In the 1990s, the United States and other countries helped the newly independent states that had been part of the Soviet Union to deal with their nuclear weapons and materials. It’s a story that has been almost completely forgotten, but it contains a number of lessons that might be helpful today.
David Frum reminds us of that effort. I was involved in it. A few additional thoughts.
It wasn’t just the United States that helped. Although Senators Sam Nunn (D-GA) and Richard Lugar (R-IN) started the funding, the International Science and Technology Committee, funded by the European Union, Japan, and Norway, in addition to the United States, also helped to support nuclear weapons scientists suddenly without jobs.
And it wasn’t just Kazakhstan. Most of the former Soviet republics had leftovers from the Soviet nuclear weapons programs – from mining through production plants to the weapons stationed in Ukraine, Belarus, and Kazakhstan. Help was needed in materials accountability and in moving the weapons back to Russia, which inherited the USSR’s status as a nuclear weapons power.
I am pretty sure that I have seen the site pictured in Frum’s article. The caption is “The destruction of a Soviet-era nuclear testing site in Kazakhstan in 2000.” It looks like the sealing of one of the tunnels in the Degelen Mountain testing area. Nuclear tests were carried out in the tunnels. Some of them left metallic plutonium behind.
When I saw in 2001 that the tunnels had been sealed, I realized that they would have to be opened up again. They were, in the recovery of plutonium during 2005-2007. It probably was a good idea to seal them early, though, because scavengers were at the test site, removing copper wire that had been used for the tests.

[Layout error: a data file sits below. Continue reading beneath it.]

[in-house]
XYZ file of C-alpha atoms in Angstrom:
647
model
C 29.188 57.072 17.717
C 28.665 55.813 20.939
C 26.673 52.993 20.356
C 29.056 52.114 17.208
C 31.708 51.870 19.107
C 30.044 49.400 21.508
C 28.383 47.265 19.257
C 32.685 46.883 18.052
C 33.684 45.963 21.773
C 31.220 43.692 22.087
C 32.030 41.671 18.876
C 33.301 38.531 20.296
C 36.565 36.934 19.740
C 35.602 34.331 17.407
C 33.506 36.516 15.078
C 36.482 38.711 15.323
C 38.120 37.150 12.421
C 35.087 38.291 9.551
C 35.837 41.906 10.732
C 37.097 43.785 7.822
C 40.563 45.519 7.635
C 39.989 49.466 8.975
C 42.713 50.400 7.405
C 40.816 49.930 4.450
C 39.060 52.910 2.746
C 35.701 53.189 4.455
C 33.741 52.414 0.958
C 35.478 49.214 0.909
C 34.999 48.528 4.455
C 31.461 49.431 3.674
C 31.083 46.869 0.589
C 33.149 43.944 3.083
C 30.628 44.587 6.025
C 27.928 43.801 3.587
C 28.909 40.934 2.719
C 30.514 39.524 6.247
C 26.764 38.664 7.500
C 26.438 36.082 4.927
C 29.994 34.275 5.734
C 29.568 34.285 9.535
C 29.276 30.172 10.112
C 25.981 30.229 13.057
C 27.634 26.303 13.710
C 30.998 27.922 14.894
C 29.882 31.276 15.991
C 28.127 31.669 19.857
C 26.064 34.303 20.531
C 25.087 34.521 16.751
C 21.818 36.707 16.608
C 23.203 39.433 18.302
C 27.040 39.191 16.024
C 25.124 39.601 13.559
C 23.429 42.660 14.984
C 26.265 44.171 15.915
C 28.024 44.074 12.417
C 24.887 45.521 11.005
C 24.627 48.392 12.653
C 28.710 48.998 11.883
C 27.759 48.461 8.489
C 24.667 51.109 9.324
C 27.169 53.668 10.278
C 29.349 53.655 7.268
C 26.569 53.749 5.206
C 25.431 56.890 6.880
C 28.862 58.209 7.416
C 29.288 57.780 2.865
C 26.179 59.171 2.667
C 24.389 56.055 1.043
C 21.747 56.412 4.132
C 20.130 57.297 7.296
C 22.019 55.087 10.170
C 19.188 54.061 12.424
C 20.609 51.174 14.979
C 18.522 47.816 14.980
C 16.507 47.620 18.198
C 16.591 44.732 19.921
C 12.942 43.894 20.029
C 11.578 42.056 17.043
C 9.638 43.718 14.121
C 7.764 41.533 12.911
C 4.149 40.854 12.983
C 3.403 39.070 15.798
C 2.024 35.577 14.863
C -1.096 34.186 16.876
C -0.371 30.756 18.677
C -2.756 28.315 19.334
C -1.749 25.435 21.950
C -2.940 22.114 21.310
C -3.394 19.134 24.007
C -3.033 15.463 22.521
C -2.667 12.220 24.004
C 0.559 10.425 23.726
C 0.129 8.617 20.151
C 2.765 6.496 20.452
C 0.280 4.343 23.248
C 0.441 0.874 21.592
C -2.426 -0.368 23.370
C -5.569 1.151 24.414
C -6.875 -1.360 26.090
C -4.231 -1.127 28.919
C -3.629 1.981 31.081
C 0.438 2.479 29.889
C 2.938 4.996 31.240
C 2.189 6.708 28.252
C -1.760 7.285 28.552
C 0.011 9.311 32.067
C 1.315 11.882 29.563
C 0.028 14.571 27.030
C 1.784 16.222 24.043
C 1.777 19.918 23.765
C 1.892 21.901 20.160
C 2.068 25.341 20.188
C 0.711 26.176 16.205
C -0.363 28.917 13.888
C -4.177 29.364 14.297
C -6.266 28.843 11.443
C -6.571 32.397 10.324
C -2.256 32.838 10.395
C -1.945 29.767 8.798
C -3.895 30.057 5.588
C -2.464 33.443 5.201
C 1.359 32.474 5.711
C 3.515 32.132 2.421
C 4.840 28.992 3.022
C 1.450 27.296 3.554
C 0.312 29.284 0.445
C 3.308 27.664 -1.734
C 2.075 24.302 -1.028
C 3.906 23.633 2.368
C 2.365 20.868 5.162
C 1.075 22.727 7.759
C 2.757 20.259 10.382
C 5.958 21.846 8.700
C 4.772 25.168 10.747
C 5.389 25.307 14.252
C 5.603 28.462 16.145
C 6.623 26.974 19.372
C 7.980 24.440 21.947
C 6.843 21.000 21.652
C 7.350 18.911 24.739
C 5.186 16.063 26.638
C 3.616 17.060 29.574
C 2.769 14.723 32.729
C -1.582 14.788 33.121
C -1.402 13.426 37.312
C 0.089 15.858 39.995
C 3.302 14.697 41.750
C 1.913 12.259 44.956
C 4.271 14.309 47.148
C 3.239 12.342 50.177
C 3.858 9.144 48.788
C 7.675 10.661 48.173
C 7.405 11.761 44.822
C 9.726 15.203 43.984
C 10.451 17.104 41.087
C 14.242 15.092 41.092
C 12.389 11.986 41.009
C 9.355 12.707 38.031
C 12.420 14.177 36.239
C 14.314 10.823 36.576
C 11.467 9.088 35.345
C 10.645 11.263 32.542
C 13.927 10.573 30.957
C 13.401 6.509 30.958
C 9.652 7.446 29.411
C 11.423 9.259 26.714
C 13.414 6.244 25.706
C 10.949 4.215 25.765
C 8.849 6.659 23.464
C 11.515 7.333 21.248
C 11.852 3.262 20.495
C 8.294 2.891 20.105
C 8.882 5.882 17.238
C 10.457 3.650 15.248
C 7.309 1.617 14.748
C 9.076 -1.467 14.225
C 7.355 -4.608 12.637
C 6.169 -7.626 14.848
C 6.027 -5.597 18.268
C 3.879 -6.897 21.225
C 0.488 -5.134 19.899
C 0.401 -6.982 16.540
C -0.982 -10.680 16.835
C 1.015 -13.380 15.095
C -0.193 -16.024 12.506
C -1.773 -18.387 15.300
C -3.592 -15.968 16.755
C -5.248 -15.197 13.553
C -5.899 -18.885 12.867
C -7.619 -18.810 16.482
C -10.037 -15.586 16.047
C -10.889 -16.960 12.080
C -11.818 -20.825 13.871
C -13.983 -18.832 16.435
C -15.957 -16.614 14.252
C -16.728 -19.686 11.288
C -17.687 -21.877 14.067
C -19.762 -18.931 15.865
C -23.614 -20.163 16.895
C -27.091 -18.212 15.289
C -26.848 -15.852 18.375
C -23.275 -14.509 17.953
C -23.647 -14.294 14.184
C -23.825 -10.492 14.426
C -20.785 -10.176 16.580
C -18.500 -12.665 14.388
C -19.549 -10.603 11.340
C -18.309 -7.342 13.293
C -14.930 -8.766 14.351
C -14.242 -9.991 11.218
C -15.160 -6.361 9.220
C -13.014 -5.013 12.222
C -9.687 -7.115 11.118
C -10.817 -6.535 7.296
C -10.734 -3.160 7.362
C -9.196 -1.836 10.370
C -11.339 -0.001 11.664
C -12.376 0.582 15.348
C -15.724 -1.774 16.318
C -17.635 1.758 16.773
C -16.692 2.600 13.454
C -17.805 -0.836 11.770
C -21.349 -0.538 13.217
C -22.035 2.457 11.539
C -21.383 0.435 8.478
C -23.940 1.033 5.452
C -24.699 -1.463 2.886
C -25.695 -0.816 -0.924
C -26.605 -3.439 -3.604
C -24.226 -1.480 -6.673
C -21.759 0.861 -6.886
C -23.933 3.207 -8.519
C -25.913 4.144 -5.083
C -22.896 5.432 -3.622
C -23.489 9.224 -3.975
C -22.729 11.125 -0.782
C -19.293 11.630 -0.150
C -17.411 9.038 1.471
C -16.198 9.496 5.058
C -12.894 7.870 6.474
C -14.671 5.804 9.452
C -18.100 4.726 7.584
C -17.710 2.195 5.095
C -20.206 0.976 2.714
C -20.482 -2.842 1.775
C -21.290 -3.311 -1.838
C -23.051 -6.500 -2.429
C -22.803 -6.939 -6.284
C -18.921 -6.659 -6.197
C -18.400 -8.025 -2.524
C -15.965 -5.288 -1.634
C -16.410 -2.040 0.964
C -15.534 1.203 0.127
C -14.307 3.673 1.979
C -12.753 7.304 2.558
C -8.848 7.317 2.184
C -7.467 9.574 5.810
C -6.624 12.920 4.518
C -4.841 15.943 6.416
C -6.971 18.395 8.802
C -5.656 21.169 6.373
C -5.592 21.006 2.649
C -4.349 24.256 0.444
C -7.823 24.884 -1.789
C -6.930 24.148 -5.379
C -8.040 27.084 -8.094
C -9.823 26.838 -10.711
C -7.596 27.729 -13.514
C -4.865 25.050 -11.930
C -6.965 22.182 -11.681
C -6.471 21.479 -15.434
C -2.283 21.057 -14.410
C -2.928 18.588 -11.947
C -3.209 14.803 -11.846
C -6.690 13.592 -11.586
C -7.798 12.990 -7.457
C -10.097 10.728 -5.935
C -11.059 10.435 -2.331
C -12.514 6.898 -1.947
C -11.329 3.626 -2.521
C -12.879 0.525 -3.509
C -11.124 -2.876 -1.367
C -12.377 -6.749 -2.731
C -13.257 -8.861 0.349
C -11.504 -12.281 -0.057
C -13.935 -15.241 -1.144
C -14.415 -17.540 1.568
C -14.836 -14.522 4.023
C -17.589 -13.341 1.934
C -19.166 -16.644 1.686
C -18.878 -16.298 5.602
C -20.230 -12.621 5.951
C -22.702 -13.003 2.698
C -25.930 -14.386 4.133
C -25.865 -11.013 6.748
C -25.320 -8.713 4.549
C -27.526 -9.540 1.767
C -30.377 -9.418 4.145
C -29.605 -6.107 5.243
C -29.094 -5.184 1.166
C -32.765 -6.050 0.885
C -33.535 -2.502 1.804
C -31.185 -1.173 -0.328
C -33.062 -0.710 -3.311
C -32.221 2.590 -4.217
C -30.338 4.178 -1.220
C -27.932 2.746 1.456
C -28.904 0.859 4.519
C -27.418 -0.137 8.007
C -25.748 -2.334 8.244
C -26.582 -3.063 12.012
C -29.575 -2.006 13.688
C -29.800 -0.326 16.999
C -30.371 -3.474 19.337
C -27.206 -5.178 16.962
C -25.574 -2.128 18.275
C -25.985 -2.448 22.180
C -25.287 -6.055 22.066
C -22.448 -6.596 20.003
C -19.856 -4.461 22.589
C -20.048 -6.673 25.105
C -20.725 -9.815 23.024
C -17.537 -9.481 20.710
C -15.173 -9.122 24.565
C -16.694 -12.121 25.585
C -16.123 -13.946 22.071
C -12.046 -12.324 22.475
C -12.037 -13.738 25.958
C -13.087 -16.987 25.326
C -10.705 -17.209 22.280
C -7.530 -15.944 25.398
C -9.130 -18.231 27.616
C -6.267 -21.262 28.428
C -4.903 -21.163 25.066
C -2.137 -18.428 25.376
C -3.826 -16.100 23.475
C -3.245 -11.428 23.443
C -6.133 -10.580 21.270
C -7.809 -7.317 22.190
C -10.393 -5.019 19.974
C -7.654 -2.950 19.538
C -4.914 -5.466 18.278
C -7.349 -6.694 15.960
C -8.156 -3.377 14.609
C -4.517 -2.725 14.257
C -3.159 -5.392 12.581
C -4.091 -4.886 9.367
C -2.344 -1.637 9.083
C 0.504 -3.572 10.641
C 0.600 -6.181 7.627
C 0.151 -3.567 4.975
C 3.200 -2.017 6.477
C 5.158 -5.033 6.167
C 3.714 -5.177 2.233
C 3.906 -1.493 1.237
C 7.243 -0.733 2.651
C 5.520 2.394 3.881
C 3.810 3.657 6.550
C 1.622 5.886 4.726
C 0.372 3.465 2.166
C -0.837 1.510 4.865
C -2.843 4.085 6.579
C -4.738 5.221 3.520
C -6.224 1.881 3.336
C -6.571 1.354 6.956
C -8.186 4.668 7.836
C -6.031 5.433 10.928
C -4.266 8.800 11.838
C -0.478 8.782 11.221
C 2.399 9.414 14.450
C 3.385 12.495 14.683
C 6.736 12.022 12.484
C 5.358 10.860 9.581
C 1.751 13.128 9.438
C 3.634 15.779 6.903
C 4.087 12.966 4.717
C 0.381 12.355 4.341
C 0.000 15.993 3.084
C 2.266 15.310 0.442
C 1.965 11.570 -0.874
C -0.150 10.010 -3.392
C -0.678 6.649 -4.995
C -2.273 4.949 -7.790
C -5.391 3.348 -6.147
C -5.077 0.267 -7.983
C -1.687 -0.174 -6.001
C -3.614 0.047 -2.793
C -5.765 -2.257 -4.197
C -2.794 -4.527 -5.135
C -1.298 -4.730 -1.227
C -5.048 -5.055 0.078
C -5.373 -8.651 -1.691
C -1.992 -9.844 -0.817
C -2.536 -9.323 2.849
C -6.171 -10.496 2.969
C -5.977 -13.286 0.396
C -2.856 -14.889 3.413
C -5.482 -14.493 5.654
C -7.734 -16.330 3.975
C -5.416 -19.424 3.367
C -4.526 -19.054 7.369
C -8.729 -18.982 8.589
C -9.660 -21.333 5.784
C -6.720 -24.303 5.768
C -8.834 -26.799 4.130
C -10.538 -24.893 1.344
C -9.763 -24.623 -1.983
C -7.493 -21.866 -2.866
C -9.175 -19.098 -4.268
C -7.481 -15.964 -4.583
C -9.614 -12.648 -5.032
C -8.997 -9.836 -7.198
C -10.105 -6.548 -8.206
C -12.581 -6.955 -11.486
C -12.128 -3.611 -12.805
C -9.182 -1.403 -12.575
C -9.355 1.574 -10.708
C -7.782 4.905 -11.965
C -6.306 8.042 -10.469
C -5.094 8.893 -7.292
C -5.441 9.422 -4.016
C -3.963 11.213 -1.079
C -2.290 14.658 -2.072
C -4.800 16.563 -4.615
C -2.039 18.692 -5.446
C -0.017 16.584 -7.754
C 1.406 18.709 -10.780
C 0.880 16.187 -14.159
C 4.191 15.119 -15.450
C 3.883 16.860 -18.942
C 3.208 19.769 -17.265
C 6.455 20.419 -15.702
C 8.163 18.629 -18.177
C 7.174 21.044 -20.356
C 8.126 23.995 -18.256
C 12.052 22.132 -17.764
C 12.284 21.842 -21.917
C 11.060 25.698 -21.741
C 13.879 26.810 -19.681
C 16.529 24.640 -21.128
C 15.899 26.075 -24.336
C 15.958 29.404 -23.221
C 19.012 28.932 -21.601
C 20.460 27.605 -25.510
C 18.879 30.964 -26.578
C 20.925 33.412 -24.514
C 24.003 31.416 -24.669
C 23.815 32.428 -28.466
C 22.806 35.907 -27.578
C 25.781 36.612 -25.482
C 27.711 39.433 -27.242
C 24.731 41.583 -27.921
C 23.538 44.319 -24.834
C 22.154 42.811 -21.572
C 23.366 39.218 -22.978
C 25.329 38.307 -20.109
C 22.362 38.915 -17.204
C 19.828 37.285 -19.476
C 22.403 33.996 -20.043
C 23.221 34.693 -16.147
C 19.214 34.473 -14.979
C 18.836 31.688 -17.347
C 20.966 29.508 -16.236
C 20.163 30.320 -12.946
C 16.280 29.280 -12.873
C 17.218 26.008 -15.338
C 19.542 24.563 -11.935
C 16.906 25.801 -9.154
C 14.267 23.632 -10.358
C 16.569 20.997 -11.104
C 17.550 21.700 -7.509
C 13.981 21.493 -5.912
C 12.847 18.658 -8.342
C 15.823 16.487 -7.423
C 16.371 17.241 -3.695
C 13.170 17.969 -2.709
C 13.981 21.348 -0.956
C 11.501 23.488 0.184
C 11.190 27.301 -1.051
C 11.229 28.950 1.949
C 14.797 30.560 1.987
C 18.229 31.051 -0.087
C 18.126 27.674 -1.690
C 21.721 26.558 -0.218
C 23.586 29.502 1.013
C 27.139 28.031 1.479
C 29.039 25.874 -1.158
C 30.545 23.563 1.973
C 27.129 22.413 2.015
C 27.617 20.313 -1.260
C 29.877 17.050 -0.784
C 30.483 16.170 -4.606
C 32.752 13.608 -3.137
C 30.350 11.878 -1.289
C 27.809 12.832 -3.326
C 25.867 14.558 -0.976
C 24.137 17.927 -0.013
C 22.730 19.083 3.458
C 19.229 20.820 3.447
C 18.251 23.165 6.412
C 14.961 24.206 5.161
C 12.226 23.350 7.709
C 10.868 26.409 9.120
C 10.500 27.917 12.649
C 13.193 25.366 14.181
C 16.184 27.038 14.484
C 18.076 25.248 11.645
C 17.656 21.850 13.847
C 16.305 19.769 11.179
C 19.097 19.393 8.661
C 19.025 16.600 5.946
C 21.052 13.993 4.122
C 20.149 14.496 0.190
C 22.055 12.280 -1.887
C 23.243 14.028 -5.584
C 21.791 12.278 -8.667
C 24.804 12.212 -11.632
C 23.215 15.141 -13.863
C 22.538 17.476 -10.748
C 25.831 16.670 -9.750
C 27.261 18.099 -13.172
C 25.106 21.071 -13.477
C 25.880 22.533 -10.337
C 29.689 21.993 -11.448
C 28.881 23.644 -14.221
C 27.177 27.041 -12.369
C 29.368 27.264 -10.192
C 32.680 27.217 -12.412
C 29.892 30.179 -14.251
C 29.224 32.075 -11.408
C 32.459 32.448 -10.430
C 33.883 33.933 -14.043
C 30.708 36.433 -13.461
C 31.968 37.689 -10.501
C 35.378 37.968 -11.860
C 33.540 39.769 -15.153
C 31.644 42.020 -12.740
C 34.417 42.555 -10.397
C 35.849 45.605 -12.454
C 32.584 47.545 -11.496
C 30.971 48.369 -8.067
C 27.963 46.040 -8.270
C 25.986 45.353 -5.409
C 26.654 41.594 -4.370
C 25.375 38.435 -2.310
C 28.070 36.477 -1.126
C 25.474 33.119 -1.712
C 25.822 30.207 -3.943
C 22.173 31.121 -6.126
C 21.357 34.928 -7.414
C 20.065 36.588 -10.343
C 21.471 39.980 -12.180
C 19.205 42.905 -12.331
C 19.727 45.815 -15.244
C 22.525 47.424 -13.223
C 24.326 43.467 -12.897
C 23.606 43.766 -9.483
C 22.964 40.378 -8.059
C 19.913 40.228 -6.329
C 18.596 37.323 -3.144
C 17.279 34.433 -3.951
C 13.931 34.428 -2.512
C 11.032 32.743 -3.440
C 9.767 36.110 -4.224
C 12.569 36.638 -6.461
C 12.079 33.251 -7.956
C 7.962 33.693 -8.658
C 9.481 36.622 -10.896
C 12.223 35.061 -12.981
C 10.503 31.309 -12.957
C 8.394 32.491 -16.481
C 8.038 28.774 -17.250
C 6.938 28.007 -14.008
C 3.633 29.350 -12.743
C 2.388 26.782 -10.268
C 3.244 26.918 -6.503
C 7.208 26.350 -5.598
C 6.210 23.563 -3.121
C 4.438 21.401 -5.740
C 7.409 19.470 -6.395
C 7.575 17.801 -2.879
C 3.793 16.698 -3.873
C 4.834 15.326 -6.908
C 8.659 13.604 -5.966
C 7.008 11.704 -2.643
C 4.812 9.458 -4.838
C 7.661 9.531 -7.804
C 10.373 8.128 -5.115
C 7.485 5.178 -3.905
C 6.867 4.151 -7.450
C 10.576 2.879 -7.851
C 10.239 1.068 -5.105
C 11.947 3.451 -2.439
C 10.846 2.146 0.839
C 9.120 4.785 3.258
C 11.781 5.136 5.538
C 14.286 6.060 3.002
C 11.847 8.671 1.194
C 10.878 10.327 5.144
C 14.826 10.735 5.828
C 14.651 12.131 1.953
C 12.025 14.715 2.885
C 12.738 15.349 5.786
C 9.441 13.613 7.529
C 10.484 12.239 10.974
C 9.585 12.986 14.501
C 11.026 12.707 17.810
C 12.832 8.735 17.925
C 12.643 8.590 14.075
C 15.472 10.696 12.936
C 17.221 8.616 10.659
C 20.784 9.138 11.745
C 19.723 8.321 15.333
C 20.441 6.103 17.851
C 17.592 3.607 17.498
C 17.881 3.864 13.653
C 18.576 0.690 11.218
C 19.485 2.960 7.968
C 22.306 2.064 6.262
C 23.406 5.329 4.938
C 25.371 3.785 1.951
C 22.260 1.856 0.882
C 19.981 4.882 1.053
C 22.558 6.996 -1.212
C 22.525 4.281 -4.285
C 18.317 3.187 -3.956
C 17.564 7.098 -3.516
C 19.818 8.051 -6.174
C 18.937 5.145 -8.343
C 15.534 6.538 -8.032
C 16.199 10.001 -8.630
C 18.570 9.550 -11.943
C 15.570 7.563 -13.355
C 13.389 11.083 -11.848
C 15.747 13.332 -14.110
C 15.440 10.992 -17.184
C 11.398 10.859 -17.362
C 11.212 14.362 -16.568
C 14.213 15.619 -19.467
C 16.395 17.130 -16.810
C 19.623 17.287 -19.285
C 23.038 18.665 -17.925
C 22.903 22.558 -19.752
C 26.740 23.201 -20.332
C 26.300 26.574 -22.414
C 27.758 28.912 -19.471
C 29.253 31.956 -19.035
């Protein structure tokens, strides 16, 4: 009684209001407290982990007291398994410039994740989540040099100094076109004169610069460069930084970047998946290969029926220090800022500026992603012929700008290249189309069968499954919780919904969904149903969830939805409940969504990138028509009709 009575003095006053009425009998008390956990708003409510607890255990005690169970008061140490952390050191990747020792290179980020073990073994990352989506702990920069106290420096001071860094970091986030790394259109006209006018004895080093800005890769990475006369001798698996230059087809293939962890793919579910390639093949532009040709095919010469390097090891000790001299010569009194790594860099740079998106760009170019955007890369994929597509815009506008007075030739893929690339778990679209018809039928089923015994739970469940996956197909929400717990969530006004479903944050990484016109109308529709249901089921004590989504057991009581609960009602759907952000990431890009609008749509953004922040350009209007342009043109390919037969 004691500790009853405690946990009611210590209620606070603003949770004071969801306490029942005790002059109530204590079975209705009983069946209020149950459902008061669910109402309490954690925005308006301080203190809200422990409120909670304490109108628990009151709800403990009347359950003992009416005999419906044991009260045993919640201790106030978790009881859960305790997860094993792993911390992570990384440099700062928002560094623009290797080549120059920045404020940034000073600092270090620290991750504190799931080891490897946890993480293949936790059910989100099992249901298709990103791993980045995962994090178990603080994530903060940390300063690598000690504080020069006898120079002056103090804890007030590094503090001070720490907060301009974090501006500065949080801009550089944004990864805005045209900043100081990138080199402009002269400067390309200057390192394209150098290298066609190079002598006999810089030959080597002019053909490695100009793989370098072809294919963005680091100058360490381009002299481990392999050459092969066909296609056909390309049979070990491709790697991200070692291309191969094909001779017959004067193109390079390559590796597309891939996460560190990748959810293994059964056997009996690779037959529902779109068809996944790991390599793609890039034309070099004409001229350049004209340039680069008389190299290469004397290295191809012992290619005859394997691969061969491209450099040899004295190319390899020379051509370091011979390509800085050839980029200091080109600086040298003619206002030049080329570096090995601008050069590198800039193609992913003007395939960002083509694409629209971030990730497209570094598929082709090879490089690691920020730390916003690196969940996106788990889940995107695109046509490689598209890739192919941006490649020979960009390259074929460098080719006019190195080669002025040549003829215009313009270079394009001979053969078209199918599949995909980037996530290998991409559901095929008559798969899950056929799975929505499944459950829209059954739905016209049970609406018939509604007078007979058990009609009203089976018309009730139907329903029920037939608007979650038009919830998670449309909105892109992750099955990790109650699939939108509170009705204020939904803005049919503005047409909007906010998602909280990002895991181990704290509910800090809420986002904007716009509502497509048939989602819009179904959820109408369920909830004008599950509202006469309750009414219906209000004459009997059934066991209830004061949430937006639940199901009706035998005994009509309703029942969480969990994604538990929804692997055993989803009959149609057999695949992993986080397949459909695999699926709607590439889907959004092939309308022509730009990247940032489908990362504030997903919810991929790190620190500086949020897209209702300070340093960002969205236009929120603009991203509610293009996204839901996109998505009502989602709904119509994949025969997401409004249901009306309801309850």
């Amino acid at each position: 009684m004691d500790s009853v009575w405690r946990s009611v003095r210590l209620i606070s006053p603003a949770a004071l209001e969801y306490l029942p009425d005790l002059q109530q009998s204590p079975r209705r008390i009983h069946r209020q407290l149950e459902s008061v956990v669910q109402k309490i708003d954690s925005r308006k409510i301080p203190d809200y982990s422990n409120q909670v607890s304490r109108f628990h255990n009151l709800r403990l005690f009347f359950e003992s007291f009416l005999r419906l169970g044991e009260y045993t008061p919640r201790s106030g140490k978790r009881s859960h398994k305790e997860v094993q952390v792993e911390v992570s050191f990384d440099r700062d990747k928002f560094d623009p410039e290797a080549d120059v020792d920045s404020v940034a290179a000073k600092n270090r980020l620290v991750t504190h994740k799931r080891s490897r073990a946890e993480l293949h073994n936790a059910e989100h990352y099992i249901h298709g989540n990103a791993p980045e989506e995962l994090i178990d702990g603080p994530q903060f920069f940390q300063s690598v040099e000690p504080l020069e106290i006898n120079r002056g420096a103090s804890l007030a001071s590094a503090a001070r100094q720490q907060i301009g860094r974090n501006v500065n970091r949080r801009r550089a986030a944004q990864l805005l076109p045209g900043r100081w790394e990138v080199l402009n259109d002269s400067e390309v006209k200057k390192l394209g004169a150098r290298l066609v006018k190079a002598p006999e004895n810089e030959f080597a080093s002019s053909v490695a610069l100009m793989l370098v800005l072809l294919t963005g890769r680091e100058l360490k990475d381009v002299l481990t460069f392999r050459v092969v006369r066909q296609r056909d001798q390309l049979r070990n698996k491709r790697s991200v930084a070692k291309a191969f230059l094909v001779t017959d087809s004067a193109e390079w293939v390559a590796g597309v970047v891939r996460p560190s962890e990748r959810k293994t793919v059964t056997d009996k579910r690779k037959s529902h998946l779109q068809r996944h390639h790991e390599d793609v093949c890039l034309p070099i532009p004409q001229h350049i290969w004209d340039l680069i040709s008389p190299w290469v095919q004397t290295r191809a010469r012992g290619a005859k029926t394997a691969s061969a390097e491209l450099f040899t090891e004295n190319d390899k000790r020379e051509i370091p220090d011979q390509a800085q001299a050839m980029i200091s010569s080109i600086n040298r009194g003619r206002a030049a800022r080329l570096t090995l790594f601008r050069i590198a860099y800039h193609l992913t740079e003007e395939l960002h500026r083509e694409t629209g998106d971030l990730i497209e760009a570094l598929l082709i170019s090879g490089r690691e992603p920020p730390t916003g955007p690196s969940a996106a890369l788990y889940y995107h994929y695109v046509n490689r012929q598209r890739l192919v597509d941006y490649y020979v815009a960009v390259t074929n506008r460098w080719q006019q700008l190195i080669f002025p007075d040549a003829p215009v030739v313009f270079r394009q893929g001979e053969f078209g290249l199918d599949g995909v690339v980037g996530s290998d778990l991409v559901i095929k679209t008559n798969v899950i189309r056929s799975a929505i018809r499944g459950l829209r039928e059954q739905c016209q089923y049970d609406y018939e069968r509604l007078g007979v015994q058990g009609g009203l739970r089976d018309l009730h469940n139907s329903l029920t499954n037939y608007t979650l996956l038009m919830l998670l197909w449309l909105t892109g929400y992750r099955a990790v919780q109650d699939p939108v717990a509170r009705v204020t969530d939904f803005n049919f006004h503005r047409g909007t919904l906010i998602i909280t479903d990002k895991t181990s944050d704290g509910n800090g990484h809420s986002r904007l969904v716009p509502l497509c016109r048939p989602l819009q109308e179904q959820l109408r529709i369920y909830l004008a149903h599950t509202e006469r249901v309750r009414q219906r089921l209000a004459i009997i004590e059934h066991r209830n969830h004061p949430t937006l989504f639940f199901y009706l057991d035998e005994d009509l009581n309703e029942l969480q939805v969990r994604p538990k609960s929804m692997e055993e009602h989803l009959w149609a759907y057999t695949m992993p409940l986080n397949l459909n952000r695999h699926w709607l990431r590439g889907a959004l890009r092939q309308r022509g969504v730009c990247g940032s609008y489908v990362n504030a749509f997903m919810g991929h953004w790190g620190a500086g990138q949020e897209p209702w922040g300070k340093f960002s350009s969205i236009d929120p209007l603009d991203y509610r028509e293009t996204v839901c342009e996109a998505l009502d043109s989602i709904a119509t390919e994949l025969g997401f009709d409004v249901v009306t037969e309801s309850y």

The Soviet Union formally ended December 25, 1991. In early February, the three directors of the American weapons laboratories – Los Alamos, Livermore, and Sandia – were on their way to Sarov, Russia’s equivalent of Los Alamos. Scientists and engineers from those laboratories and others followed. As Frum notes, Vladimir Putin ended the cooperation in 2012. Kazakhstan now has removed its weapons-related nuclear material. The Semipalatinsk Nuclear Test Site and other nuclear operations left a great many things to clean up.
President George H. W. Bush eliminated a large number American nuclear weapons in a unilateral gesture intended to show Mikhail Gorbachev that the US would not take advantage of Russia in its disarray. Frum emphasizes that Soviet weapons were eliminated, but weapons were eliminated on both sides.
Those of us who were part of it made new friends and spent time in countries we never imagined would be open to us. It felt like making the world a better place. It was the best thing I did in my career.
Cross-posted to Balloon Juice